A hundred years ago, the world was caught in the grip of a pandemic. Without TV or internet, lockdown was a lonely state. Radio was the place to turn for comfort, and a variety of composers attempted to capture the yearnings of the era. “The World Is Waiting for the Sunrise,” written by Ernest Seitz and Gene Lockhart, has endured because its lyrics are affected by, but not restricted to, the influenza epidemic. Dear one, the world is waiting for the sunrise / Ev’ry rose is heavy with dew / The thrush on high his sleepy mate is calling / And my heart is calling you. The song’s first known recording is by Edward Allen, but new renditions have appeared every decade ~ Les Paul & Mary Ford, Willie Nelson, Jeff Beck. Each decade has carried its own crisis, and now history has come back around.
Jacob Cooper and Steven Bradshaw have not so much covered the song as pull it apart like taffy, examine it, roll it out, and sprinkle it with new ingredients. Recording apart, the composers sent the files back and forth like digital letters until the cooking was complete. Their rendition is one 32-minute piece, unfolding in five movements. Echoes of the original song are sampled alongside other 20th century sonic ephemera.
The work proceeds from ghostly to mesmerizing, accumulating a palpable psychic residue. As it begins in layered breath and fragment, the track seems less the work of a 20th century composer than a 21st century choreographer. The first (and only) verse is darkened and percussive, barely legible, like voices through choked tears. A deep bass growl occupies the second movement and vibrates like Tibetan chant. In the tenth minute, a pure choral voice arrives, intoning only a few syllables at a time. As the lyrics begin to loop and swirl, the work of Ian William Craig comes to mind. Cooper and Bradshaw call this their “favorite excerpt,” and we agree. The intonations are gorgeous, stretching toward heaven, toward sunrise, toward the end of influenza, remembering the possibility of love on the horizon.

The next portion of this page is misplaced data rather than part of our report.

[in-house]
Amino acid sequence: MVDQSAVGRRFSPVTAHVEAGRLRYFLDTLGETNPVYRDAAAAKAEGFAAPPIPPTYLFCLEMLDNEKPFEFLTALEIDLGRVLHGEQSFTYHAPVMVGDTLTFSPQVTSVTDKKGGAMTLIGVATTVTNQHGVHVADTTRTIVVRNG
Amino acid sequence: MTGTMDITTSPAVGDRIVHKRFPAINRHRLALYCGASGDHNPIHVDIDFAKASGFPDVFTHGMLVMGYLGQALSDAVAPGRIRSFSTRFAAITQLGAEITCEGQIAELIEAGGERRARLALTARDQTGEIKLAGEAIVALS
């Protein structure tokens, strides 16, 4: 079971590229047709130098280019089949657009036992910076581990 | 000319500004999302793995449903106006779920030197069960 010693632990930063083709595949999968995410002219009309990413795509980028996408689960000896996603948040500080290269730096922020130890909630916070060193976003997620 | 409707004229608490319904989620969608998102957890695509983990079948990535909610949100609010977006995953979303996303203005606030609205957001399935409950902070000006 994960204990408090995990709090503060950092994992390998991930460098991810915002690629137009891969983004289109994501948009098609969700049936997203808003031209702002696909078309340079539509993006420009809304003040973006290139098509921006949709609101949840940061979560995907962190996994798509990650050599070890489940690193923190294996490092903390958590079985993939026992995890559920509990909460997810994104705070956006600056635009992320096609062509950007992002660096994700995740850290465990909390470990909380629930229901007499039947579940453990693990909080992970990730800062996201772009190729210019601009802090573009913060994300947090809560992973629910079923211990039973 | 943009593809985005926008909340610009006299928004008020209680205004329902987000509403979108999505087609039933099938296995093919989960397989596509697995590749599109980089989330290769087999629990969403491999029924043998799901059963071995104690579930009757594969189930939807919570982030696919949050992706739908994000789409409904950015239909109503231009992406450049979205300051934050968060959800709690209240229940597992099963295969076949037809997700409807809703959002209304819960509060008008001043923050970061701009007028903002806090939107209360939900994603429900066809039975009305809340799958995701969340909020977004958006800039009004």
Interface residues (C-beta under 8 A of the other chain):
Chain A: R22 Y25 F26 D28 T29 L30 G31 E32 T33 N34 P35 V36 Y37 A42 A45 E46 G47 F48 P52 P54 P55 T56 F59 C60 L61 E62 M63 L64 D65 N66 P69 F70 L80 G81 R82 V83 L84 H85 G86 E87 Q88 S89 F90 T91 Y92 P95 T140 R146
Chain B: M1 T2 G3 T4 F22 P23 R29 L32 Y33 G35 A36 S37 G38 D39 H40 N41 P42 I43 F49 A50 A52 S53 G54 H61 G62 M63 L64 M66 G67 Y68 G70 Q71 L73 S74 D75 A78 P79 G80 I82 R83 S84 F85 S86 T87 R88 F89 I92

Toward the end of this segment, a distracting drone swoops into the sonic field. What then disturbs our reverie? Soon the entire field is filled. A cloud of distortion descends, obliterating all within its wake. As intimidating and monstrous as it may seem, the drone does not last, and does not win ~ the lyrical undertone of “The World Is Waiting for the Sunrise,” now embedded in an instrumental frame. A piano begins to lead the way from the underworld. The song returns, even slower this time. The darkness does not disintegrate, but is integrated. Light and dark fade into a minute of birdsong. What do the birds know of our troubles?
When it’s all over, we feel like the composers comprehend our existential dilemma. Cooper and Bradshaw have drawn a line back to the prior century, highlighting human nature in a comforting manner. They’ve “covered” a classic in a manner that no one has attempted before, making it their own while amplifying the emotional impact. The album’s subtle reminder is that love ~ not fear, not anxiety, not infighting ~ is our highest spiritual attribute.
Without the lens of time, it’s hard to predict which songs from the current pandemic might become future classics. We nominate Shards & Isolation Choir’s “Inside I’ll Sing,” although most of the pop world never noticed it. Alicia Keys, Thomas Rhett, OneRepublic and even Pitbull made the charts with topical hits. The top hit of 2020 (The Weeknd’s “Blinding Lights”) had nothing to do with the pandemic, but is the most likely to be remembered. Will the pandemic of 2119-21 find a way to repurpose this piece? I said ooh, I’m blinded by the lights / No, I can’t sleep until I feel your touch / I said ooh, I’m drowning in the night / And when I’m like this, you’re the one I trust. (Richard Allen)